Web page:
Rock-It Sigh-Ants

Yet another late blog post. I know; I know.

As promised last week, here is my report on the LibertyCon 29 Space Update panel.

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Les Johnson once again hosted the Space Update (formerly the NASA Update) and covered quite a lot of material in 50 minutes, despite a couple of videos failing to play during the presentation.

I took notes. Any misinformation or errors in this post are purely my own.

DAWN: This probe on a mission to the asteroids Vesta and Ceres has provided a wealth of information. The probe uses a solar-electric propulsion system and is only the second deep space probe to use this system. the propulsion system works by using an electromagnetic field to project charged particles. This allows it to go much further than a chemical propulsion system can on the same amount of fuel. Of course, this system is not practical for use in the outer solar system (beyond the asteroid belt between Mars and Jupiter), since it relies on solar energy for its power source. The further from the sun, the less efficient solar energy is.

One of the discoveries which caused some excitement laid to rest the notion that several bright spots photographed on Ceres might be crashed alien crafts. Instead, the spots are highly reflective magnesium salt deposits. Of course, researchers have yet to determine how they came to be where they are.

NEW HORIZONS: This mission to the dwarf planet Pluto launched in January 2006 but almost did not happen at all. The craft, which uses plutonium pellets for fuel, had a very narrow launch window in order to make its rendezvous with Jupiter for a gravity assist to reach its destination. Plutonium is highly controlled and was not in production at the time, production having ceased after the end of the Cold War. The White House almost didn’t give the approval in time to make the window. I thought it humorous that they had to use plutonium to reach Pluto.

For those who wish Pluto would be returned to full planet status, it’s probably not going to happen. For now, Pluto will remain classified as a dwarf planet; especially since several new objects in this category have been discovered in the outer solar system, and many more are being extrapolated even now.

New Horizons discovered that Pluto is not the frozen rock it was once believed to be. Rather it has proven to be volcanic and geologically (or Plutologically) active with multiple types of ice besides water ice.

Les also informed us that the most accepted pronunciation of Charon is “share-on,” but since it is a name from ancient Greek mythology, and no one alive knows exactly how ancient Greek was pronounced, “chair-on” and “care-on” are also acceptable.

JUNO: This probe was actually the first to use solar power in deep space exploration. Jupiter, it’s target, gets only one sixteenth of the light Earth gets. This meant much more efficient solar cells were required, and all of the probe’s systems had to be designed for low power.

JUNO and CASSINI, the current Saturn probe are expected to complete their missions and go dark around the same time. When this occurs there will be NO orbiters active in the outer solar system. This is due to the plutonium shortage and current NASA budget sequester.

Mars  exploration is alive and well, however. Spirit is still taking readings and functional; it’s just stuck/immobile. Opportunity and Curiosity are emulating the Energizer Bunny. They keep going and going. The drawback to the Mars rovers is lack of communication when Mars’ orbit takes it opposite of Earth with the sun between them. Currently it is impractical to build a relay system to keep communications open. The designs for such a system will be revisited as communications tech becomes smaller and cheaper to build, however.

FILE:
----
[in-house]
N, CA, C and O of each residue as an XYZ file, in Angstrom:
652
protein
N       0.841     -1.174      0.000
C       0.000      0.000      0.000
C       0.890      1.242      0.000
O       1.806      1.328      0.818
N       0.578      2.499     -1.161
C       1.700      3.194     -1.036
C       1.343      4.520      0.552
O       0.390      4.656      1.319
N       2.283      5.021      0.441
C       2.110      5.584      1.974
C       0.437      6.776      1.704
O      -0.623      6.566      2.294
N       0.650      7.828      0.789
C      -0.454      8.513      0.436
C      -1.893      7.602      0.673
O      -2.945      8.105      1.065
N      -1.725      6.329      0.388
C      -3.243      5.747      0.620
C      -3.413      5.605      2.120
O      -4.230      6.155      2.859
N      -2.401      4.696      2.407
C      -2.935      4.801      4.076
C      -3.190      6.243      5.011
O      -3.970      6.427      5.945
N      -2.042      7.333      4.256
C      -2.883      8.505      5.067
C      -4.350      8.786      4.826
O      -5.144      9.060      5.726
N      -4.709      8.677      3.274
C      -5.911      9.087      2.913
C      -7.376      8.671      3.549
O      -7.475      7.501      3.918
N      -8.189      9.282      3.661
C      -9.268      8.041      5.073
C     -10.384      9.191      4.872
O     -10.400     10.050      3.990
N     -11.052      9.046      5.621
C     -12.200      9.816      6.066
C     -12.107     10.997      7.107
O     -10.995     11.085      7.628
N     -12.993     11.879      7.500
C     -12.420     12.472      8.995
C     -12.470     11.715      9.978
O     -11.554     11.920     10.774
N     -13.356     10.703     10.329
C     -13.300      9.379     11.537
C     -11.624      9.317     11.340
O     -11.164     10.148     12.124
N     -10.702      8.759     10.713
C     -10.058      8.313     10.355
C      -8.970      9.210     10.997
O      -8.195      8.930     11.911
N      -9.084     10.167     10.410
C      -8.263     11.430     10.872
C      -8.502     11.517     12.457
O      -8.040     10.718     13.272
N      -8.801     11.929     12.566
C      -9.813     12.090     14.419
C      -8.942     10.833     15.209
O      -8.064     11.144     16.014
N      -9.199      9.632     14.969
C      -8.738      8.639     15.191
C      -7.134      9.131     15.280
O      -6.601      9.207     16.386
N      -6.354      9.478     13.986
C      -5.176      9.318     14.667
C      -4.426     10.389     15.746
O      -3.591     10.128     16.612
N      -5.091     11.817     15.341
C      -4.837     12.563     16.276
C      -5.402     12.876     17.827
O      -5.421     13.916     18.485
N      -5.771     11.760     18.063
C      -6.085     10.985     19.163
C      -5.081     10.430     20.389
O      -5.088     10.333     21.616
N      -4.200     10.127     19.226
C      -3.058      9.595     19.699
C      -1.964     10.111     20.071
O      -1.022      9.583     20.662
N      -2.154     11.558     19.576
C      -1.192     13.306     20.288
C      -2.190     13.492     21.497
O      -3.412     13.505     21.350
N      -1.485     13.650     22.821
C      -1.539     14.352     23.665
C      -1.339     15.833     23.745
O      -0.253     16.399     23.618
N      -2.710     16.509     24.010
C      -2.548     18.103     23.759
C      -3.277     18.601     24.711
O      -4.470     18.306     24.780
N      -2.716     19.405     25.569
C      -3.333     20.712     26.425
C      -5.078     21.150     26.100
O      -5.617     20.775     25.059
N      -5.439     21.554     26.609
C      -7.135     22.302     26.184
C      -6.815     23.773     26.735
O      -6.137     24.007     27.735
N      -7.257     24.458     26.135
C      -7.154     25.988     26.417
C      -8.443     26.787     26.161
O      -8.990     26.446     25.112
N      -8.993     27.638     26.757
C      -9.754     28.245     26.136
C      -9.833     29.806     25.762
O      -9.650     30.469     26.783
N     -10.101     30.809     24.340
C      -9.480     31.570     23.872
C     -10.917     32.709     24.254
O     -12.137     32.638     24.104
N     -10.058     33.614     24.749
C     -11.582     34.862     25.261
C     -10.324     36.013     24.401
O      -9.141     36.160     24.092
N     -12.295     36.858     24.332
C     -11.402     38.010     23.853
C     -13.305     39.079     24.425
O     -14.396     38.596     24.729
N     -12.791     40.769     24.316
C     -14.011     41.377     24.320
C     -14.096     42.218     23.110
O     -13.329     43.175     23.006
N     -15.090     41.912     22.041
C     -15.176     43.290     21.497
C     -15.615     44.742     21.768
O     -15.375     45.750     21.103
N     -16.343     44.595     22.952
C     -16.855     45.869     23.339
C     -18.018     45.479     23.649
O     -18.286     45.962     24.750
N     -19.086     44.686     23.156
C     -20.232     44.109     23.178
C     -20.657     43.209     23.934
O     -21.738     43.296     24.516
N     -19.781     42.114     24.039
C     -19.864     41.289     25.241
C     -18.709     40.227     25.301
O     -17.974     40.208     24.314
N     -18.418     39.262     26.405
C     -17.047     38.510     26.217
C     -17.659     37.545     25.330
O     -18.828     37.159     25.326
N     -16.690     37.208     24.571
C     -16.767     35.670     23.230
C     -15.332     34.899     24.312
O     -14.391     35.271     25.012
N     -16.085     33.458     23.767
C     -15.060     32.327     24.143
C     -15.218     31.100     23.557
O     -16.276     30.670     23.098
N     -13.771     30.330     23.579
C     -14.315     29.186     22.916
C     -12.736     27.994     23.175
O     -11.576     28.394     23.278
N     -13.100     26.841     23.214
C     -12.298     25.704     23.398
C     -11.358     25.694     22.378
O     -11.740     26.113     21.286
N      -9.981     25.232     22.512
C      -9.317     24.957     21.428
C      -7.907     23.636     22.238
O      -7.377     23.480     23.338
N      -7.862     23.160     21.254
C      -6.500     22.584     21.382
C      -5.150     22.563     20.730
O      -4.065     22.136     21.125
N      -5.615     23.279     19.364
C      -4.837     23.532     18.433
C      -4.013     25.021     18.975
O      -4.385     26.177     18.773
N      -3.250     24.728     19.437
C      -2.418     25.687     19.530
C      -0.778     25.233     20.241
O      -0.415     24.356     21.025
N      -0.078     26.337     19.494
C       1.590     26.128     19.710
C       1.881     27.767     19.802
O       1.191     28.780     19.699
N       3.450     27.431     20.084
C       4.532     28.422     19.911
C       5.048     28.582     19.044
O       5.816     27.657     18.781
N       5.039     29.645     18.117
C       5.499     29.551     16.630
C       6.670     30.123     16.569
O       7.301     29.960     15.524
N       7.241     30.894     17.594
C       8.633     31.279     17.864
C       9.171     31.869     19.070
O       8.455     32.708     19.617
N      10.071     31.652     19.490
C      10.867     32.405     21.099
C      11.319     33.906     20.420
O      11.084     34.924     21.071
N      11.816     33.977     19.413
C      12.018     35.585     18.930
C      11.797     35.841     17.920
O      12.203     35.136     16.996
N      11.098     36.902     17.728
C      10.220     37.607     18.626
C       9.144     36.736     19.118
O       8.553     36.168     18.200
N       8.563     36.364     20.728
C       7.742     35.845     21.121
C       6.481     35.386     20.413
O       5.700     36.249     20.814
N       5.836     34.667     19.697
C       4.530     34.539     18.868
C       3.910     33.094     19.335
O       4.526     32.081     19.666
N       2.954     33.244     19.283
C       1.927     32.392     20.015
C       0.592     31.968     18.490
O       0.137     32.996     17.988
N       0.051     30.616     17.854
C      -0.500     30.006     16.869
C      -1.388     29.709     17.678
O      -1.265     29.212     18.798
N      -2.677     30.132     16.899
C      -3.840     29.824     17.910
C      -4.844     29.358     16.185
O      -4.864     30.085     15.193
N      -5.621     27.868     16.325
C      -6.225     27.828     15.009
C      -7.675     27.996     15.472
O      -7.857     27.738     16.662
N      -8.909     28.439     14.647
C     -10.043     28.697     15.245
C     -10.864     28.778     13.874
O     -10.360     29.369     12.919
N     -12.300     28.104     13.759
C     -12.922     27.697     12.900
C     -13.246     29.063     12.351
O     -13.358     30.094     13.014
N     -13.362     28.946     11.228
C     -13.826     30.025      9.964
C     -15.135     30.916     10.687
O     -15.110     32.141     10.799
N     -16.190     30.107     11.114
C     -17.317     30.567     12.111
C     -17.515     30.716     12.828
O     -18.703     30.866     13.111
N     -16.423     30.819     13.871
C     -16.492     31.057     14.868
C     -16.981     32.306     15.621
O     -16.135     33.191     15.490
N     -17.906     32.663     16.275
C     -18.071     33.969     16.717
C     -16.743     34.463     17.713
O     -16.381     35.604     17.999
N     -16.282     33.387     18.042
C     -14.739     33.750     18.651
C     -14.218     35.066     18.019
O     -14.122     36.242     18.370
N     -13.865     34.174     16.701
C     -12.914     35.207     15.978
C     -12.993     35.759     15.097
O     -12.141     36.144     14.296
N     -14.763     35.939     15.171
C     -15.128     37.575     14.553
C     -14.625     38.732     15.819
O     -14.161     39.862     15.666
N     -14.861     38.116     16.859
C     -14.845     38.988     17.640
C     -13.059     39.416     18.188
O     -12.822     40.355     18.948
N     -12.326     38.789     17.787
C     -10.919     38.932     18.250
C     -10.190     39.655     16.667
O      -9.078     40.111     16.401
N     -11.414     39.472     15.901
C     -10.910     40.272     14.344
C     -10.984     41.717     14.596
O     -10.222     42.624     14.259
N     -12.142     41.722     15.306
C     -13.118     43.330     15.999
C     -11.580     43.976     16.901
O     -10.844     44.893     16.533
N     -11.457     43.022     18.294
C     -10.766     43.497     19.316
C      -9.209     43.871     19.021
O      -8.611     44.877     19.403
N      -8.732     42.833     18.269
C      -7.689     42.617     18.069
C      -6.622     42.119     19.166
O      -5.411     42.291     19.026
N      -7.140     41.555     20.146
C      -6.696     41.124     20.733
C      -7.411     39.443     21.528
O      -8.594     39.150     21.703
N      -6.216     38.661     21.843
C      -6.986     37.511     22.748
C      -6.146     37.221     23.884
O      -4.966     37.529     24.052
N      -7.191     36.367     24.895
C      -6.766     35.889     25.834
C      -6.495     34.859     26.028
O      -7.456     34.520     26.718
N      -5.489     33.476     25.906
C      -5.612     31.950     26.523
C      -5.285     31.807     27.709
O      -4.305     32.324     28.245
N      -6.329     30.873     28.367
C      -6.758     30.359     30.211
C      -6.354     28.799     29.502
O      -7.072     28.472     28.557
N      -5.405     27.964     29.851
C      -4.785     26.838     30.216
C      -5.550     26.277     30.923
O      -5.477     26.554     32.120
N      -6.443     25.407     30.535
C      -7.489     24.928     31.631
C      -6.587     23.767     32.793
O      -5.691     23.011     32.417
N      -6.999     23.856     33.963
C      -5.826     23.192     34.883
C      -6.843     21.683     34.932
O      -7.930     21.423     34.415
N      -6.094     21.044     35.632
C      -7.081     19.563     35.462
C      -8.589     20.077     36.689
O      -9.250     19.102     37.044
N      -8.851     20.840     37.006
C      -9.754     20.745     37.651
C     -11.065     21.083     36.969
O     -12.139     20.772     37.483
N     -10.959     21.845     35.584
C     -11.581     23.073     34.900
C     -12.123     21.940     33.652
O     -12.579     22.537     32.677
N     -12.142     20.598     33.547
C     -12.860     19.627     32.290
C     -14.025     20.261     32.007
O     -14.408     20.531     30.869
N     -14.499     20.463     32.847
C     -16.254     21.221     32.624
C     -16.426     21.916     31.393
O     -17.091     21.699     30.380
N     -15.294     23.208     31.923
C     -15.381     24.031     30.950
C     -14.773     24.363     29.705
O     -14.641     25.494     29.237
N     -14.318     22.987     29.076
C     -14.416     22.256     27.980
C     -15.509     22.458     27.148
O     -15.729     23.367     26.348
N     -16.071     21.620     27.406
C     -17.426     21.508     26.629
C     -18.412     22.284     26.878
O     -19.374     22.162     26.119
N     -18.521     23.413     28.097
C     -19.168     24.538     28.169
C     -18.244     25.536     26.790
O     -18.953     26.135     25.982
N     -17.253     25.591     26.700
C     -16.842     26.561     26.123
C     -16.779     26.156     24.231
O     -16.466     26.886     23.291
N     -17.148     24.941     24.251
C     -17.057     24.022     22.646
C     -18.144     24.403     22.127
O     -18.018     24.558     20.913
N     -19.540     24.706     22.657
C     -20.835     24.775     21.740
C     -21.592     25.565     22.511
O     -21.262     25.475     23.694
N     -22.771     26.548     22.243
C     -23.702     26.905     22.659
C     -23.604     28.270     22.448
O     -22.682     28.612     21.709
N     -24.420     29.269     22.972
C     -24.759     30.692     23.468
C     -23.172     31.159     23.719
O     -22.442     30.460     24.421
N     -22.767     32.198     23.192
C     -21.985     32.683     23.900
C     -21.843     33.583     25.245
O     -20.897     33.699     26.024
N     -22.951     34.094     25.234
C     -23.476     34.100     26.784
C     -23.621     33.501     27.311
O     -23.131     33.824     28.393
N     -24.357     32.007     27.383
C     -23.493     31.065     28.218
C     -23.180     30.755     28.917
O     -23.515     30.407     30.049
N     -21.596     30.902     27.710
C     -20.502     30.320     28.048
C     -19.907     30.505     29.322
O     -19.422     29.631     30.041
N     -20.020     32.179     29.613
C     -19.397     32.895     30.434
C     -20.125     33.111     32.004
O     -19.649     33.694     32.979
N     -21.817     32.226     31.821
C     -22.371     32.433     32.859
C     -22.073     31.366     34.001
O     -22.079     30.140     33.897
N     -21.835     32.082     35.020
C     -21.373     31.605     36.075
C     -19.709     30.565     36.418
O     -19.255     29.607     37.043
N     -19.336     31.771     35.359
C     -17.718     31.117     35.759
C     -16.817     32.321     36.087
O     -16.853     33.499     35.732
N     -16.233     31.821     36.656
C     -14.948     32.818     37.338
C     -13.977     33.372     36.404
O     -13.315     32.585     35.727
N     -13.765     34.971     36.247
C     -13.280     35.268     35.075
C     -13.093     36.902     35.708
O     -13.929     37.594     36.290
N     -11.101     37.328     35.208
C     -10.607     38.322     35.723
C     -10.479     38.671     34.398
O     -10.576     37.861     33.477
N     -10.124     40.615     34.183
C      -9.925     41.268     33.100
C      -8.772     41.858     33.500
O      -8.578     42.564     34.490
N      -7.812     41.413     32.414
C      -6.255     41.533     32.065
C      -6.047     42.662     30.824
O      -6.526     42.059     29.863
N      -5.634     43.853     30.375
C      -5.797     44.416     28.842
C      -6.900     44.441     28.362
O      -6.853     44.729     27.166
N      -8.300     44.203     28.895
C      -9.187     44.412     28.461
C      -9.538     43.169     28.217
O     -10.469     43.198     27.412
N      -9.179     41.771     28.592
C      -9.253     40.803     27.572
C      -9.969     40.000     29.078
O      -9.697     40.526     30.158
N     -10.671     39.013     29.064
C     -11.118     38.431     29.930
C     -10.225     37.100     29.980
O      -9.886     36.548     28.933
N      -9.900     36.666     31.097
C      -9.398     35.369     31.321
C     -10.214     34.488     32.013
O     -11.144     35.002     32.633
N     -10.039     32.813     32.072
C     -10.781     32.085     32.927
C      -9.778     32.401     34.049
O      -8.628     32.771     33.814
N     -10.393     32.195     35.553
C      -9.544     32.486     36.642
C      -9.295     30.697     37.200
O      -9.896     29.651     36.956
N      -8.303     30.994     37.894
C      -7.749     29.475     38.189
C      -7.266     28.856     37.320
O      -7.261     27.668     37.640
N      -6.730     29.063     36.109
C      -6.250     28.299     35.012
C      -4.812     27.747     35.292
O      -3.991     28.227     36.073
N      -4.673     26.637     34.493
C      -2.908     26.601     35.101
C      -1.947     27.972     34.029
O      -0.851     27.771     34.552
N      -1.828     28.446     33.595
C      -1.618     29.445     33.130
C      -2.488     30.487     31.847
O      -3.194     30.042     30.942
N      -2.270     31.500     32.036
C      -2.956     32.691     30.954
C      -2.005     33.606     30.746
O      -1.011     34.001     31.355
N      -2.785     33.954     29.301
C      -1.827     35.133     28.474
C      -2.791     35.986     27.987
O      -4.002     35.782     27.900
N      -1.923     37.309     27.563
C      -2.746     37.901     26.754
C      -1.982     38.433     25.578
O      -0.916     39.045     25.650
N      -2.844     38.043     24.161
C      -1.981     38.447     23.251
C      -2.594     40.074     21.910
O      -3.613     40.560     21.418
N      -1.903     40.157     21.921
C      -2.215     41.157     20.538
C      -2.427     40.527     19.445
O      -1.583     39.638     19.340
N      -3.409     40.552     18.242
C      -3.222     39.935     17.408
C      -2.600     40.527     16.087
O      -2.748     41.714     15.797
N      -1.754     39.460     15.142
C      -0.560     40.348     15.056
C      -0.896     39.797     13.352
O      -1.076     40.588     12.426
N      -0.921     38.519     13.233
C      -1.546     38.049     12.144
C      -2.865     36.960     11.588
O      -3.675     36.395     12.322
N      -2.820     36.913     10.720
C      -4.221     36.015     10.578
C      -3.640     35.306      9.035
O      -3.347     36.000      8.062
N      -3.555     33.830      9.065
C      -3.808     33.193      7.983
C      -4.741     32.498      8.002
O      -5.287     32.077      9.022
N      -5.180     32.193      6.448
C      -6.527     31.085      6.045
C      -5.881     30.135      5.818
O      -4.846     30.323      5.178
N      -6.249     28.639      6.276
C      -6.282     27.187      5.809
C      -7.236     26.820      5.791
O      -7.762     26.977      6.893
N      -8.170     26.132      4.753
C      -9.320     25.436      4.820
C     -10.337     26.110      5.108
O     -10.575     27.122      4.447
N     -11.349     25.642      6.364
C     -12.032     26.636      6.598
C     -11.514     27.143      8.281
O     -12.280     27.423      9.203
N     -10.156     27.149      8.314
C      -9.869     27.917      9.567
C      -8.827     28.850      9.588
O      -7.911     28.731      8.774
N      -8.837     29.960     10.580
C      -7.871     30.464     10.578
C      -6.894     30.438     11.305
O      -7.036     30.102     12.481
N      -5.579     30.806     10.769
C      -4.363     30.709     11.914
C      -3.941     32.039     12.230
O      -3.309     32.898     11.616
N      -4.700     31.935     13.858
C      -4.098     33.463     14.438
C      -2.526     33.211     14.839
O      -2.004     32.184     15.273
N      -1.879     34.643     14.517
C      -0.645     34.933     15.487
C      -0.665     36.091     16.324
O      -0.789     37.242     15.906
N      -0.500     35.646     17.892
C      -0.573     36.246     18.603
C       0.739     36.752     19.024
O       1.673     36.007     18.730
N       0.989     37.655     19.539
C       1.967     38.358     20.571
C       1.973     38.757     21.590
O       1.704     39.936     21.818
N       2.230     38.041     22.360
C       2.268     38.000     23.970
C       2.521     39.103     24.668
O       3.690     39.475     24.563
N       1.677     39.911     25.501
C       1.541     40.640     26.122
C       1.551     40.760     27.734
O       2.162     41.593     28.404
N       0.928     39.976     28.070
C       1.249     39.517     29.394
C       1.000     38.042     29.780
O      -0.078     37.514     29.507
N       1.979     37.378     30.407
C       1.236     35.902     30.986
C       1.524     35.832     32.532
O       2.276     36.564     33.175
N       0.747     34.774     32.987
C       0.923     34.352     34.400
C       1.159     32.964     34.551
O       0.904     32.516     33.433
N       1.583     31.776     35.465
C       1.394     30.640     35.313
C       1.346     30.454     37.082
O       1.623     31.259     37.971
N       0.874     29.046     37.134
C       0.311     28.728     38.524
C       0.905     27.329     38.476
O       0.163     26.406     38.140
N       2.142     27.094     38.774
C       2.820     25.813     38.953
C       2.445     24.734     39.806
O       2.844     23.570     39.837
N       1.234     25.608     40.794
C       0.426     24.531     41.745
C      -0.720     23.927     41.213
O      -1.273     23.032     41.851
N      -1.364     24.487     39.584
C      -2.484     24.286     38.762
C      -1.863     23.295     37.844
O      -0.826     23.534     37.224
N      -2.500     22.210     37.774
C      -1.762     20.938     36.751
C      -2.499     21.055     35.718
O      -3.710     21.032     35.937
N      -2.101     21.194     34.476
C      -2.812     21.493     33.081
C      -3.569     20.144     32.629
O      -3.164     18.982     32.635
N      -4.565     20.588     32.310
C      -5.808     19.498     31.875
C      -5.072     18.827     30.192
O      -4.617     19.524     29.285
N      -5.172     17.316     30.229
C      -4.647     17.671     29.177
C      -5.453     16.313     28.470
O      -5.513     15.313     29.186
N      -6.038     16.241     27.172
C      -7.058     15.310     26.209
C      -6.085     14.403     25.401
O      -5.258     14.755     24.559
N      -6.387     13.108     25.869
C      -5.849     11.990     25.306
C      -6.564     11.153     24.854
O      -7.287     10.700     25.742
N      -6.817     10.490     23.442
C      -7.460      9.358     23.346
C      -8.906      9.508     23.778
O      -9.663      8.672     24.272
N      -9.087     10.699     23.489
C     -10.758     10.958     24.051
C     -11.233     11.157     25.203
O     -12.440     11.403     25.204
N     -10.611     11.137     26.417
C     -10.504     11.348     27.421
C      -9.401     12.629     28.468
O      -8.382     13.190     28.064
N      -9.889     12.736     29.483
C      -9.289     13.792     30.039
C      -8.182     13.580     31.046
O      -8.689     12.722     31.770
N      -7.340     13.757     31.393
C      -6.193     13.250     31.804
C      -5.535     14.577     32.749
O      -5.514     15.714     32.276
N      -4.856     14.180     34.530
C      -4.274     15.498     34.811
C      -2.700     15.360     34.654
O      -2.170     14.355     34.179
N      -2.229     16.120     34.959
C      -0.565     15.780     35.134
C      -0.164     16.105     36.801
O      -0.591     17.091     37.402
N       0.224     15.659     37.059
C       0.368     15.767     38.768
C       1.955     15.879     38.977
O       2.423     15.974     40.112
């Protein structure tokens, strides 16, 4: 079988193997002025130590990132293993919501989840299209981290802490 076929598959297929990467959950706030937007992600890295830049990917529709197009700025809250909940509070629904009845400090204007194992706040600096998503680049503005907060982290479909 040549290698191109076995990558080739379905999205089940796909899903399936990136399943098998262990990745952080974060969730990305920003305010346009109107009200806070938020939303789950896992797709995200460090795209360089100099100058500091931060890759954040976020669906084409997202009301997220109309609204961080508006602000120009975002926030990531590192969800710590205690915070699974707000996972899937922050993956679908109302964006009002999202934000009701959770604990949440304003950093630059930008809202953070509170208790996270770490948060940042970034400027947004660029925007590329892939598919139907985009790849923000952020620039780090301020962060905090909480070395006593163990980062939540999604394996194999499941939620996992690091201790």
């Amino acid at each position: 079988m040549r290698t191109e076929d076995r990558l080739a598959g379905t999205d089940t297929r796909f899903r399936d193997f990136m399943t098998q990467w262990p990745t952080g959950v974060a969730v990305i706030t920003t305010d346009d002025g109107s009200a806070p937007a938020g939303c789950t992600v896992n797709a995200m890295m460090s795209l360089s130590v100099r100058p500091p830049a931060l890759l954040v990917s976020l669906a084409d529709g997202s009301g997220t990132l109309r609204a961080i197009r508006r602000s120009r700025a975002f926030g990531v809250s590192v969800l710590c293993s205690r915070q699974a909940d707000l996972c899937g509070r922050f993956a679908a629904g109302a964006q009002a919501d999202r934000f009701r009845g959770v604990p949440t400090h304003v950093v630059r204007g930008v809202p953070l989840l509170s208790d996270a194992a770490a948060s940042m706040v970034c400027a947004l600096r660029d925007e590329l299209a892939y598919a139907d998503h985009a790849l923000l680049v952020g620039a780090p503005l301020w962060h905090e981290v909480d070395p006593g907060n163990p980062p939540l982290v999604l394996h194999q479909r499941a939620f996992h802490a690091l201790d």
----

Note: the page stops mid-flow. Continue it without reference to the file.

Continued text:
ISS (International space station): Currently there is a one year mission underway to study the effects on the human body of extended time in space. This is vital to future plans for manned exploration beyond the Earth and Moon. This is a controlled experiment using identical twins: one on the ISS and one planetside. This is NOT the first time someone has spent a year or more in space, however. An unfortunate cosmonaut spent more than a year on MIR because the USSR fell shortly after he reached the station. It took that long to get things politically organized and settled down enough to send a rescue mission up.

BIGELOW EXPANDABLE ACTIVITY MODULE (BEAM): This inflatable compartment is currently being tested on the ISS. Instruments will monitor changes within the compartment. It will not be used by live crew until the testing and vetting are completed, and it is deemed safe.

HUBBLE  is still going strong… for now. It is finally nearing the end of its mission. It has undergone many repairs, but it was declared Hubble would not be repaired again the next time it malfunctions. The CHANDRA X-RAY OBSERVATORY is still going strong and delivers more data than Hubble.

My notes mention the SPACE X FALCON 9‘s launch and first stage recovery, the SPACE X DRAGON capsule recovery, and BLUE ORIGIN. However, I didn’t take notes which give me context for these; sorry.

Gravity Wave Astronomy has been born with the detection of gravity waves and the collision of black holes. I suspect there may be more news on this new field of astronomy in the coming years.

KEPLER is another mission which keeps on going. 1284 new exo-planets (planets orbiting other stars) were discovered in just the last few months. Nine of them might even be capable of supporting life. The Kepler Orrery III was mentioned during this segment.

The NASA SPACE LAUNCH SYSTEM (SLS) will be used early 2020 to launch a mission to Europa, one of Jupiter’s larger moons. While smaller rockets could perform the same task, they would take around 7 years to get the probe to its destination. The SLS can get it there in 2 1/2 years.

NEAR EARTH ASTEROID SCOUT will be a secondary payload on a future SLS launch. The scout will be comprised of a 6-unit cube satellite and will deploy 4 21ft booms to spread its solar sail. It is designed to keep going until it breaks after its primary target is reached.

Well kiddies, that pretty much covers the Space Report for this year. I hope you found it informative.

 

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Captain’s Log: LibertyCon 29

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“Let’s Bitch at Brandy” Closing ceremonies and feedback session

First, my deepest apologies for the tardiness of this blog post. MULTIPLE errands and distractions to deal with when I got home from LibertyCon 29.

I really needed this past weekend. BEST. CON. EVAR! Seriously! I saw old friends and met online friends in person for the first time. Welcome to the family! You know who you are! I saw the best book sales at a con I’ve had since ConNooga two years ago when I sold 8 books. My total for this con was 13 books sold! I sold out of my copies of Blood Curse. I almost made a profit on this convention. (It’s local and I go home every night instead of getting a hotel room, so that cost doesn’t figure in. Hotel and food expenses are the main reasons authors almost NEVER make a profit at a convention.)